- Brad Brevet
Earlier this year, Av Festival in Newcastle was the destination of many durational documentary enthusiasts (admittedly a niche market): a meaty Wang Bing retrospective was screened over several days. For all who are unfamiliar with the Chinese documentarian’s work, he has a tight catalogue of epic films such as West of the Tracks and Crude Oil that are in excess of ten hours apiece, which seek to tell objective stories of diminishing local labour or of nomadic existence in the great wilds of China and Mongolia. More palatable docs, while containing a similar gaze, have been delivered to us in recent years by Ron Fricke (namely Baraka and Samsara).
Director Thomas Balmès’ interest in cross-cultural filmmaking has allowed him to scaffold a bridge between these two styles of documentary: employing a lingering, dewy-eyed camera to portray stunning landscapes and untouched panoramas while telegraphing easy-to-watch glimpses of silent societies. »
- Andrew Latimer
It may not be on everyone’s DVD shelf, but filmmaker Godfrey Reggio’s first film Koyaanisqatsi – released in 1982 – was a landmark piece of cinema. Comprised mainly of slow motion and time-lapse shots, the film had no narrative in the strict sense of the word, it simply observed our world, both human and natural, and left it up to the viewer to form their own ideas. Stunningly shot (cinematographer Ron Fricke went on to make similar films Baraka and Samsara), Koyaanisqatsi revolutionised techniques that we now take for granted and would be referenced in places as far afield as Grand Theft Auto, Madonna videos, and even an episode of Scrubs. Reggio followed this up with two more films to complete the Qatsi trilogy and now returns three decades later with Visitors, a film similar in concept, but completely different in its execution.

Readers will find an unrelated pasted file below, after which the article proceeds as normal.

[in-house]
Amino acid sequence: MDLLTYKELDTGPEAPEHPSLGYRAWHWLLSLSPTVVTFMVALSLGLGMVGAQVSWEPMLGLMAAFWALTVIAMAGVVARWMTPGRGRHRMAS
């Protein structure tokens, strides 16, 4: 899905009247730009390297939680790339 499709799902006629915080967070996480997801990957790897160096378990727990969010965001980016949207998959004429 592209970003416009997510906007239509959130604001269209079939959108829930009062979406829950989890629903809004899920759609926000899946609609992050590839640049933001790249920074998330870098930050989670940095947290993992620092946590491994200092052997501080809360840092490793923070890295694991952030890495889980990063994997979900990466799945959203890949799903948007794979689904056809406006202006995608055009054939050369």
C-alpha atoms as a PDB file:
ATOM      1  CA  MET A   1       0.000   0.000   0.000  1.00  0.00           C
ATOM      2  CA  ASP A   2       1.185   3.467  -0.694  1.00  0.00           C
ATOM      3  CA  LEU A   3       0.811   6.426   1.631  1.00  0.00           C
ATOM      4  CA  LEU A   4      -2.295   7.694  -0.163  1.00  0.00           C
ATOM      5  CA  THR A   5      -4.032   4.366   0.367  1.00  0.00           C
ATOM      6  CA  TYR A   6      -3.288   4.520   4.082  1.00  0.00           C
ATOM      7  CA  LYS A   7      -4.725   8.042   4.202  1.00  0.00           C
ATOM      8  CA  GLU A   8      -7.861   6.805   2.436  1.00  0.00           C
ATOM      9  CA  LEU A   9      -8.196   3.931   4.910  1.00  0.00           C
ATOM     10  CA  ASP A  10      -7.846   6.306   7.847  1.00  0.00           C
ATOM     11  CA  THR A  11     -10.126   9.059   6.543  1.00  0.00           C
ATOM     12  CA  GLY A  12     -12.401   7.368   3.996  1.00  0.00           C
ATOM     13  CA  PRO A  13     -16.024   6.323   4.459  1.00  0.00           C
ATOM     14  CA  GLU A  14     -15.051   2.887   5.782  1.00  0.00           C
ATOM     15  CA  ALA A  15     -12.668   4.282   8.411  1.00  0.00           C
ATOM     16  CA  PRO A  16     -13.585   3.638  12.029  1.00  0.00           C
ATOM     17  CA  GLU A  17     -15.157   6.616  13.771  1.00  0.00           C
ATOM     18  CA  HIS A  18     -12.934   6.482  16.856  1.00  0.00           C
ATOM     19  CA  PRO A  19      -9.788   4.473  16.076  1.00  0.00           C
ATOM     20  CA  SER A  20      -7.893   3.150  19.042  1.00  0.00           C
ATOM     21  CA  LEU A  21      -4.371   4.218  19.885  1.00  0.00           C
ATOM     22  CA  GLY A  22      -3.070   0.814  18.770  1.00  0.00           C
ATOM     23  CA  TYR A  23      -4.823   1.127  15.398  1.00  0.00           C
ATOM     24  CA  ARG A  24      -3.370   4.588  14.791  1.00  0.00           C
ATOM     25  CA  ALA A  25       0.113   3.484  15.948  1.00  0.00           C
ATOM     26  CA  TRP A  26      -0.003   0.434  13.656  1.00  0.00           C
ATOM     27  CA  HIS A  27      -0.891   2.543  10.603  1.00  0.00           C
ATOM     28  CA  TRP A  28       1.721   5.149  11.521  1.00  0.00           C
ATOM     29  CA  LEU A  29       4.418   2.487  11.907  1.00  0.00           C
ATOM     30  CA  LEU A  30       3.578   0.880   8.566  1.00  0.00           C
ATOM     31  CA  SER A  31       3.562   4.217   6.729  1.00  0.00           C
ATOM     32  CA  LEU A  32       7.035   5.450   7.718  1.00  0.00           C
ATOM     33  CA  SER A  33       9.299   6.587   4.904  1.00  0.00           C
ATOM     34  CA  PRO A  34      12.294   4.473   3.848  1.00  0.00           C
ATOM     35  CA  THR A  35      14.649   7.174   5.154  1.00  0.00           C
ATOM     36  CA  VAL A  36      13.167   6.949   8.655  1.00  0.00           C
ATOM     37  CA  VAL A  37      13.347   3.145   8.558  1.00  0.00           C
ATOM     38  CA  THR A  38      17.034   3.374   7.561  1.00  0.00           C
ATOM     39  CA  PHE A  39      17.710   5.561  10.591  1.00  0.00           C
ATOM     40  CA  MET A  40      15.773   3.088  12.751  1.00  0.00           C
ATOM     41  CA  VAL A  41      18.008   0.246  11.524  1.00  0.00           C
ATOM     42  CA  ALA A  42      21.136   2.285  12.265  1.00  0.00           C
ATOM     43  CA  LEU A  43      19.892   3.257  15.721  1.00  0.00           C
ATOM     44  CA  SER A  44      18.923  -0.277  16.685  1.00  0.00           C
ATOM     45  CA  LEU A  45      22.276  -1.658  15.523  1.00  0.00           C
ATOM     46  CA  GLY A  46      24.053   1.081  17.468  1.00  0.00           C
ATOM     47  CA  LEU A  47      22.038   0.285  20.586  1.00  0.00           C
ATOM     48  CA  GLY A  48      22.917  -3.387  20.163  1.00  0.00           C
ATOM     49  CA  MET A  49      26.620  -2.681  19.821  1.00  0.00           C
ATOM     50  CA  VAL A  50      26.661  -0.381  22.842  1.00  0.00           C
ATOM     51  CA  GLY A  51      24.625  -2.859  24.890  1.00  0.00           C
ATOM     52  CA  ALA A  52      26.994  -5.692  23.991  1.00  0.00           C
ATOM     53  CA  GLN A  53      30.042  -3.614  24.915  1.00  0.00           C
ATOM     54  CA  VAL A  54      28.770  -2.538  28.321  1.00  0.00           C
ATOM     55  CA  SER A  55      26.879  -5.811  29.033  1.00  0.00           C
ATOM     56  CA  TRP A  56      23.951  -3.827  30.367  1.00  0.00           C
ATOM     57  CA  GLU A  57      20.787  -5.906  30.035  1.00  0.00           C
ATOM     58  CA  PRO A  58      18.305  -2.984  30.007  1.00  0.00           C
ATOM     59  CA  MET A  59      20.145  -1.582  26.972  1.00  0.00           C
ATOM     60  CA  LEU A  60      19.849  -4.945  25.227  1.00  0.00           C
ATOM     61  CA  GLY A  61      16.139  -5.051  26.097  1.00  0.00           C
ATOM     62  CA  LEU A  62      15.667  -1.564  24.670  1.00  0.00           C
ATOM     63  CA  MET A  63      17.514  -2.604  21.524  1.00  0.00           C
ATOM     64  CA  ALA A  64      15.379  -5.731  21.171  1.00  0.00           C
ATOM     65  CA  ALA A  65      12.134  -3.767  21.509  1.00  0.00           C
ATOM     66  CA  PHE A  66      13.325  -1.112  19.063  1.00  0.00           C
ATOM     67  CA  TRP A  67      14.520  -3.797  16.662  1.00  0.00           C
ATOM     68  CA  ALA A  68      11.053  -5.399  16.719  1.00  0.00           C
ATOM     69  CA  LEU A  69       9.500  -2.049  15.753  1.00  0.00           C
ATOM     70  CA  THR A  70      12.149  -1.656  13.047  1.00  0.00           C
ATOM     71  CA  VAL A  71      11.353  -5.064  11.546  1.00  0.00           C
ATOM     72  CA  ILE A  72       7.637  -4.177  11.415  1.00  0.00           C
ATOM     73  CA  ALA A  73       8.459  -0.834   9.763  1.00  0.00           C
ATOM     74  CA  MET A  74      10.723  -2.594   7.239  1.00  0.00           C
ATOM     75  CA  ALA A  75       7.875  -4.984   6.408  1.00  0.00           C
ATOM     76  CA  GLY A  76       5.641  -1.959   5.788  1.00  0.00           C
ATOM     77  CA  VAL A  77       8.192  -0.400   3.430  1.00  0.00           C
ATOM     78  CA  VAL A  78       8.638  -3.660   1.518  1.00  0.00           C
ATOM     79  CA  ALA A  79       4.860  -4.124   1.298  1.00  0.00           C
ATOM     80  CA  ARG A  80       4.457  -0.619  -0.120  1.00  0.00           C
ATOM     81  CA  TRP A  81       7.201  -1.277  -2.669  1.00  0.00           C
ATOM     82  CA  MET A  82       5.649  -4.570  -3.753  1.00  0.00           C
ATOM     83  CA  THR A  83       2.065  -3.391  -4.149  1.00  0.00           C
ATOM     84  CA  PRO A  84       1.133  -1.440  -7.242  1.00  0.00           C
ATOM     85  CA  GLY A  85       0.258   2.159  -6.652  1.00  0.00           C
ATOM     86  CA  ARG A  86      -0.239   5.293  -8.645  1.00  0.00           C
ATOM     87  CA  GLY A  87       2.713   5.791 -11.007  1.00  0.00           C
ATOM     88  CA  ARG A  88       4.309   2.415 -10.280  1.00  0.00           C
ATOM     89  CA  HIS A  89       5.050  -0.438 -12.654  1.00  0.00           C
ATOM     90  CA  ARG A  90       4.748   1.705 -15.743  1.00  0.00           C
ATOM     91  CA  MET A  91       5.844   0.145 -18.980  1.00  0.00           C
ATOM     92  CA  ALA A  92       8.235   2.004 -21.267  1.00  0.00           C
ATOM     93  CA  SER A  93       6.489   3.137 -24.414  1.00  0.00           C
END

Filmed in a low-key, velvety black-and-white, Visitors runs »
- Matt Seton
Freestyle Digital Media (Fdm) and Freestyle Releasing announce today that they have acquired the film, and set February 28th as the release date for Bottled Up, the moving family indie that stars Academy Award-winning actress Melissa Leo (The Fighter, Winter's Bone), Josh Hamilton (J. Edgar, American Horror Story) and Marin Ireland (Side Effects, I Am Legend).
Written and directed by Enid Zentelis (Evergreen), the film was produced by Zentelis, Amanda Beckner, Anthony Brandonisio, , Erik Weigel, and Executive Produced by Leslie Urdang and Dean Vanech of Olympus Pictures - the production company behind Rabbit Hole and Beginners. The film is slated for both a national theatrical and VOD release.
Leo plays hopelessly hopeful Fay, mother to Sylvie (Ireland), who, many months after a car accident, continues to complain of back pain. After refusing physical therapy, it becomes clear to everyone but Fay that her daughter is addicted to pain killers. When »
7 items from 2014